How Common is Caramel Coloring?For centuries, people have safely used caramel to color their foods. In fact, one in 20 food items you find in any supermarket — from bread to salad dressing — is made with caramel coloring.
Found in hundreds of foods, caramel coloring is the world’s most widely used food coloring. It’s made in a heating process called caramelization. In its basic state, caramel coloring ranges from pale yellow to amber to dark brown. But when added to some foods, it can create many other colors.
What is Caramel Coloring?
Why Do We Use Caramel Coloring?People have always placed appearance and color above all other factors when choosing what to eat. Caramel coloring has improved the appeal of hundreds of different foods, including baked goods, soft drinks, and even alcoholic beverages.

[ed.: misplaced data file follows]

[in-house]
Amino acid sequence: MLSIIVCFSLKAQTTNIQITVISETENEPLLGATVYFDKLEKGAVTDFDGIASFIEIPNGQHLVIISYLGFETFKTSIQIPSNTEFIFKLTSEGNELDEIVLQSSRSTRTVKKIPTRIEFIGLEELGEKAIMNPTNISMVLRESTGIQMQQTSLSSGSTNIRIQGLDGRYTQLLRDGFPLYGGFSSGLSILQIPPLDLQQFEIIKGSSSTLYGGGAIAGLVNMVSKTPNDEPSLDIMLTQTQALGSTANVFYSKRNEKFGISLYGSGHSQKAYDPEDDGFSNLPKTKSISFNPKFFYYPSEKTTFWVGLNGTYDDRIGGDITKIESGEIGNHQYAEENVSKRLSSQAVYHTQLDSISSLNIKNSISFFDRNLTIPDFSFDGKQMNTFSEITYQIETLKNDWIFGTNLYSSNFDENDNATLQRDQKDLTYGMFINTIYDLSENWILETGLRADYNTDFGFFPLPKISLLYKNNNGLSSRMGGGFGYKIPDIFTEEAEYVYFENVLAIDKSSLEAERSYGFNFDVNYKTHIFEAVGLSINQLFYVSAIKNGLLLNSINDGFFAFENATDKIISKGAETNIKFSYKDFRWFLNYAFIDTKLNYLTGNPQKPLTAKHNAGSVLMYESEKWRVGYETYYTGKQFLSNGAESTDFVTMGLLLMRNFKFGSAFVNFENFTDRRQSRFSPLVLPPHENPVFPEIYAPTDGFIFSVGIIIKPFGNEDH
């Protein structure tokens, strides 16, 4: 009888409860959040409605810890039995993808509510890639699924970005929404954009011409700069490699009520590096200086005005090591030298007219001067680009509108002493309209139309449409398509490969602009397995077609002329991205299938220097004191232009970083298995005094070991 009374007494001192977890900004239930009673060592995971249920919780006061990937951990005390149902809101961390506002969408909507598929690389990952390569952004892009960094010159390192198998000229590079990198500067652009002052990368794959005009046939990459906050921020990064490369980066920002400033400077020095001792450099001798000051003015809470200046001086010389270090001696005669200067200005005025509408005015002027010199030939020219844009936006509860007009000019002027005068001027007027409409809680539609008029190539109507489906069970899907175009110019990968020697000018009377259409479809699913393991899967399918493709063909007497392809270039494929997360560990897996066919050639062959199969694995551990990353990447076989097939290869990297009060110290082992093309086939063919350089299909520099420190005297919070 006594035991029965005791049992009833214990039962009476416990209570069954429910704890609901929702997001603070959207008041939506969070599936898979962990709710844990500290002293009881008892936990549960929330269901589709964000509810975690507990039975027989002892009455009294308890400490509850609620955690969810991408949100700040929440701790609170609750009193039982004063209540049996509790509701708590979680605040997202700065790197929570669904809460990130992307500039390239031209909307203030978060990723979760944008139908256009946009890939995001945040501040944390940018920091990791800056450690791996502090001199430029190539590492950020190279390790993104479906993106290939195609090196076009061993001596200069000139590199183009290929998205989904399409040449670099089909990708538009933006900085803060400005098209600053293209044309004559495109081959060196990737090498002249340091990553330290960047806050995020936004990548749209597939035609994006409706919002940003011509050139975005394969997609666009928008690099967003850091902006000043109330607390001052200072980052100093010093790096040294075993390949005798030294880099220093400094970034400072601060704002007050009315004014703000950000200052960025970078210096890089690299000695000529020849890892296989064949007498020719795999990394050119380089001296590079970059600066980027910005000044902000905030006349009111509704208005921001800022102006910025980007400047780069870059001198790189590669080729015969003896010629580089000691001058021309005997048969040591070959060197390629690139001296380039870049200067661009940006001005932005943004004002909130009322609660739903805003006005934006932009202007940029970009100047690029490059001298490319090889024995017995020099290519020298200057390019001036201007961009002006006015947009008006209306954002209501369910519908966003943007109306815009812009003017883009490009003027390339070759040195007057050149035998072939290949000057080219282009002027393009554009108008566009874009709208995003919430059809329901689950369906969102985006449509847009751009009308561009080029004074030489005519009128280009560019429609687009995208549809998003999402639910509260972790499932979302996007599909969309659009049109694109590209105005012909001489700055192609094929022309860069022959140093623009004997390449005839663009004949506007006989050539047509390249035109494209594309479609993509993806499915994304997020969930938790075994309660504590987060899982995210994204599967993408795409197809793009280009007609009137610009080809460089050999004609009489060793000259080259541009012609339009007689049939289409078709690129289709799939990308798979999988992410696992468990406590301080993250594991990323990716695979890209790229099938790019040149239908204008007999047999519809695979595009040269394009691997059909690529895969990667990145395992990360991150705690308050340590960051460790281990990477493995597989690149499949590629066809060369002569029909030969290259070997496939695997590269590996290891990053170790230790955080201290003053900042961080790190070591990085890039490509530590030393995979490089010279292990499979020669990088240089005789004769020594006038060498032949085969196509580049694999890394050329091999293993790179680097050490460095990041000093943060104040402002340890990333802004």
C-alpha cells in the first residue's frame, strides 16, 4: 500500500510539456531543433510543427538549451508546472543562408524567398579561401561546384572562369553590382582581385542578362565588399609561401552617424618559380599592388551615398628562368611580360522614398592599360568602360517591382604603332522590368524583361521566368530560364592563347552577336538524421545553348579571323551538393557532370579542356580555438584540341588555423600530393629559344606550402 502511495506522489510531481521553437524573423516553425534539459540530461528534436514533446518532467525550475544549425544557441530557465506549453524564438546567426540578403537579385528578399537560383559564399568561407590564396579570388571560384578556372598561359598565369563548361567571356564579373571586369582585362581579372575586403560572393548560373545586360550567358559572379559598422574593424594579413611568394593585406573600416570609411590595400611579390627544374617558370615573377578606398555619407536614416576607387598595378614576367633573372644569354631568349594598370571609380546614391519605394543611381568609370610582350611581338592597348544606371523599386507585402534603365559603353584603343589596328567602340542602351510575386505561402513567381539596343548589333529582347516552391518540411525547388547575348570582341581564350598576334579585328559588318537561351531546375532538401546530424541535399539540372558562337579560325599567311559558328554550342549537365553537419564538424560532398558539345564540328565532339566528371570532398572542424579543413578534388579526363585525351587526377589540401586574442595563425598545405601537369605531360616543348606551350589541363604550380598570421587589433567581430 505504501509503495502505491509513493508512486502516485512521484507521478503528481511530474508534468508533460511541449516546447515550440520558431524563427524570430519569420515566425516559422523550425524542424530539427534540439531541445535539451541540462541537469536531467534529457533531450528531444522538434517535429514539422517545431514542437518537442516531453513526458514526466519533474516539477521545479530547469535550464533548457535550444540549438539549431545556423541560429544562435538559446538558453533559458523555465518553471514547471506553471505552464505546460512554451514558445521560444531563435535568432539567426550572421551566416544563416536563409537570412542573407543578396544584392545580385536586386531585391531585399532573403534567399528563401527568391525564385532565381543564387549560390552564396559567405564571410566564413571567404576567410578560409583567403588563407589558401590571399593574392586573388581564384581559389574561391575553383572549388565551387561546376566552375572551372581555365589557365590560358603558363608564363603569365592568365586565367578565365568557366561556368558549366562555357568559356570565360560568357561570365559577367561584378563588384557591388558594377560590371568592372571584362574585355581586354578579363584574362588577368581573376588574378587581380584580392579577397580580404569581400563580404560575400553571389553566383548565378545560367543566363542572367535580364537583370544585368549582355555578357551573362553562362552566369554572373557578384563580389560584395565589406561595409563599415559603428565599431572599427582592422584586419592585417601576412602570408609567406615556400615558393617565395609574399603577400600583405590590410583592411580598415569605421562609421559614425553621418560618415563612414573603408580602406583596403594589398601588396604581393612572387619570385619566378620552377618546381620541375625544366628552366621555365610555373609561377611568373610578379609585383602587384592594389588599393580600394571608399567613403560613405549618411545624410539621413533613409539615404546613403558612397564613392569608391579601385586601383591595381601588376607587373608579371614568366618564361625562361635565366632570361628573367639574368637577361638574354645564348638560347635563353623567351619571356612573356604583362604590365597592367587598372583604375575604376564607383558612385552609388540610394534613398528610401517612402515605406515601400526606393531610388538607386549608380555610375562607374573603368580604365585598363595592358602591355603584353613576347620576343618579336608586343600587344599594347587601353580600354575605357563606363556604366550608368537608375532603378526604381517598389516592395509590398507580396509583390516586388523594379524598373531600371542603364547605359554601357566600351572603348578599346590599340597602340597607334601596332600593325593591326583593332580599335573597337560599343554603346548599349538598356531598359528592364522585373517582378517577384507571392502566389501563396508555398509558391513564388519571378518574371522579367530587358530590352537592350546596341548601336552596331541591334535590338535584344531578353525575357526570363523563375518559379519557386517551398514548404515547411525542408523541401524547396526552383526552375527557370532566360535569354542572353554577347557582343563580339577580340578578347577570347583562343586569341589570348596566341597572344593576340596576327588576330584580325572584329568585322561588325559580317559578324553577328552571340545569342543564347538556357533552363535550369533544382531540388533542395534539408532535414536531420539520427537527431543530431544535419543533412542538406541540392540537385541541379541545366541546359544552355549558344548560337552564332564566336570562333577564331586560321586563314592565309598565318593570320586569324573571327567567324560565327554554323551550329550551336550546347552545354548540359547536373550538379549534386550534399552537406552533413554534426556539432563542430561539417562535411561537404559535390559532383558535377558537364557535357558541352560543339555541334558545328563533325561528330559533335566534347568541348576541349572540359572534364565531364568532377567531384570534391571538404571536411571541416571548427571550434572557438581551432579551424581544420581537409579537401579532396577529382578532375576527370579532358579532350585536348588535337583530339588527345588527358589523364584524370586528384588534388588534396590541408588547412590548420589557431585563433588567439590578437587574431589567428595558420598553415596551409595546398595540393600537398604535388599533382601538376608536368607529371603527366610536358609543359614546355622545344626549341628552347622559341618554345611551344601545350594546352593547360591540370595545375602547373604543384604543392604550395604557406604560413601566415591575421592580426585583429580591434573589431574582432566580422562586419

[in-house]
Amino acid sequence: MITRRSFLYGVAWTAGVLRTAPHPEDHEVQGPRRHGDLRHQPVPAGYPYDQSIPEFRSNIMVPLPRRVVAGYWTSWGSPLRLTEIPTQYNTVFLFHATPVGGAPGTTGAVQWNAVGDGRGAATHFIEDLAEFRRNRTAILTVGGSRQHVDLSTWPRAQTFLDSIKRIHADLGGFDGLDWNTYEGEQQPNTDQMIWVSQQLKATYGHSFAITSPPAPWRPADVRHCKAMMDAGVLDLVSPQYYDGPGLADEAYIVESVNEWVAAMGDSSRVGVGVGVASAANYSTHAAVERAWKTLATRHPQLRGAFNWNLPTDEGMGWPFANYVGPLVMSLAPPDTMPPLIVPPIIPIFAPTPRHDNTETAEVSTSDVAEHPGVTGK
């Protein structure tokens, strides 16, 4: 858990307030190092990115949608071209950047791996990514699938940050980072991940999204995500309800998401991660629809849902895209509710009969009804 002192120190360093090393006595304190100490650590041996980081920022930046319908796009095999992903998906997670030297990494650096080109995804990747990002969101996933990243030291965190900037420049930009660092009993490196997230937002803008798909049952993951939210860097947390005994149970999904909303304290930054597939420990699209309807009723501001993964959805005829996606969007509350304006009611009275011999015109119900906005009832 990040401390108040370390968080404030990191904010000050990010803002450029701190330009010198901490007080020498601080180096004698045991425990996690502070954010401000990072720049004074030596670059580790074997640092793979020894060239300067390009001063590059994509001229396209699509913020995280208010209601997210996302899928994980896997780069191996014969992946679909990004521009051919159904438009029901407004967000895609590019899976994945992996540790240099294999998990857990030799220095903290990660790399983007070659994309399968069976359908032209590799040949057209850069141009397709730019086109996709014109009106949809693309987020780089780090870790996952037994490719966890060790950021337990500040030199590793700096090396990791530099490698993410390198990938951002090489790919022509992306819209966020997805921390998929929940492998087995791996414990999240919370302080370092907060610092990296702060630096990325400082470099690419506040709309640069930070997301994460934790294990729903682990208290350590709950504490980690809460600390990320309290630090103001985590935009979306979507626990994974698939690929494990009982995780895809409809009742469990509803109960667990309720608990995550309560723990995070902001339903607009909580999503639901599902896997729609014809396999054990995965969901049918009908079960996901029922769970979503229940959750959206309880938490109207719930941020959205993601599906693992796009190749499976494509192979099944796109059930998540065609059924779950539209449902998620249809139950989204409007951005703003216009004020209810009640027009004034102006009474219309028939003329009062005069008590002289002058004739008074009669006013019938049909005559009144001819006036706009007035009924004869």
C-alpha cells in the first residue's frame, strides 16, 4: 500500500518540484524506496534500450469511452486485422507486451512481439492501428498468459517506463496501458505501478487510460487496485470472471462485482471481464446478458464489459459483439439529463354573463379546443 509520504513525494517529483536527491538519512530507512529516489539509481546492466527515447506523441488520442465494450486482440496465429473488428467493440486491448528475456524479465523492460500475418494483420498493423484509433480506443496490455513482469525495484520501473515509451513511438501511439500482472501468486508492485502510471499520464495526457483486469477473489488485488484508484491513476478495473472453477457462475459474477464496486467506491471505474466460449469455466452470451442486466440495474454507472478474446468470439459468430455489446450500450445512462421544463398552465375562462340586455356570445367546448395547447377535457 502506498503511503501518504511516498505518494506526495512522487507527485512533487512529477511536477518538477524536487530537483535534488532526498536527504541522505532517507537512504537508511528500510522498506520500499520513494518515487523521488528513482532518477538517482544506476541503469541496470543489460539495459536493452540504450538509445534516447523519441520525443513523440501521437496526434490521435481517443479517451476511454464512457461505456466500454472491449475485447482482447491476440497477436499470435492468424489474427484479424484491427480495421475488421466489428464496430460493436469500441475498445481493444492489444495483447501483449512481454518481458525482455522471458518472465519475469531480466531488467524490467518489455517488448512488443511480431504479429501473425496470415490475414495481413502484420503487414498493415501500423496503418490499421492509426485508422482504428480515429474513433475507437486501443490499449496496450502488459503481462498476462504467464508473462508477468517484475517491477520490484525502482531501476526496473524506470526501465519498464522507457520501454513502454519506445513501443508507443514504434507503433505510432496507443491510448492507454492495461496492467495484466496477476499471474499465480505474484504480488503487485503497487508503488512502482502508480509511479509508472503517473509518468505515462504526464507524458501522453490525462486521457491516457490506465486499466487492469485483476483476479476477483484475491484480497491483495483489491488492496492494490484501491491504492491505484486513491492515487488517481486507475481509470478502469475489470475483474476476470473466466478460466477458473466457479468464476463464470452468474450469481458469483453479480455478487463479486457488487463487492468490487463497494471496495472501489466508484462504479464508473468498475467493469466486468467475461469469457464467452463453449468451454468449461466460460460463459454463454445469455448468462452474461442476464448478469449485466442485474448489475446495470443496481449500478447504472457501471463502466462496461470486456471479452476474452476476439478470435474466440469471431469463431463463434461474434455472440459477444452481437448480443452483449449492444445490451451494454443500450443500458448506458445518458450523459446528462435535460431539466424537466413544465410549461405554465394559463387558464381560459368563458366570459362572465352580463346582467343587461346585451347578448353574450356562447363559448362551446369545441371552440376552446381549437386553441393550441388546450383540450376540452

“If food does not taste good, people will not try it again.
If food doesn’t look good, people may not try it at all.”
– Ted Nixon, D. D. Williamson Chairman and CEO
What Does the FDA Say About Caramel Coloring?The FDA classifies caramel color as GRAS (Generally Recognized As Safe). That means caramel color may be safely used in foods, as long as it is made according to FDA regulations. Other GRAS ingredients include salt, vinegar, and most cooking spices. The World Health Organization (WHO) also concludes that caramel color is safe.
What Do Scientists Say?For the past 40 years, all caramel safety studies have shown no health threat to humans. Studies have shown that it meets rigorous food safety standards around the world.
Can Caramel Coloring be Eliminated from Foods?Yes, but caramel coloring affects the flavors in foods and beverages and your family would find their food far less appetizing. Imagine a world with gray potato chips, beige barbeque sauce, and pale gravy.
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Caramel coloring is in
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Typical Foods and Personal Care Products with Caramel Coloring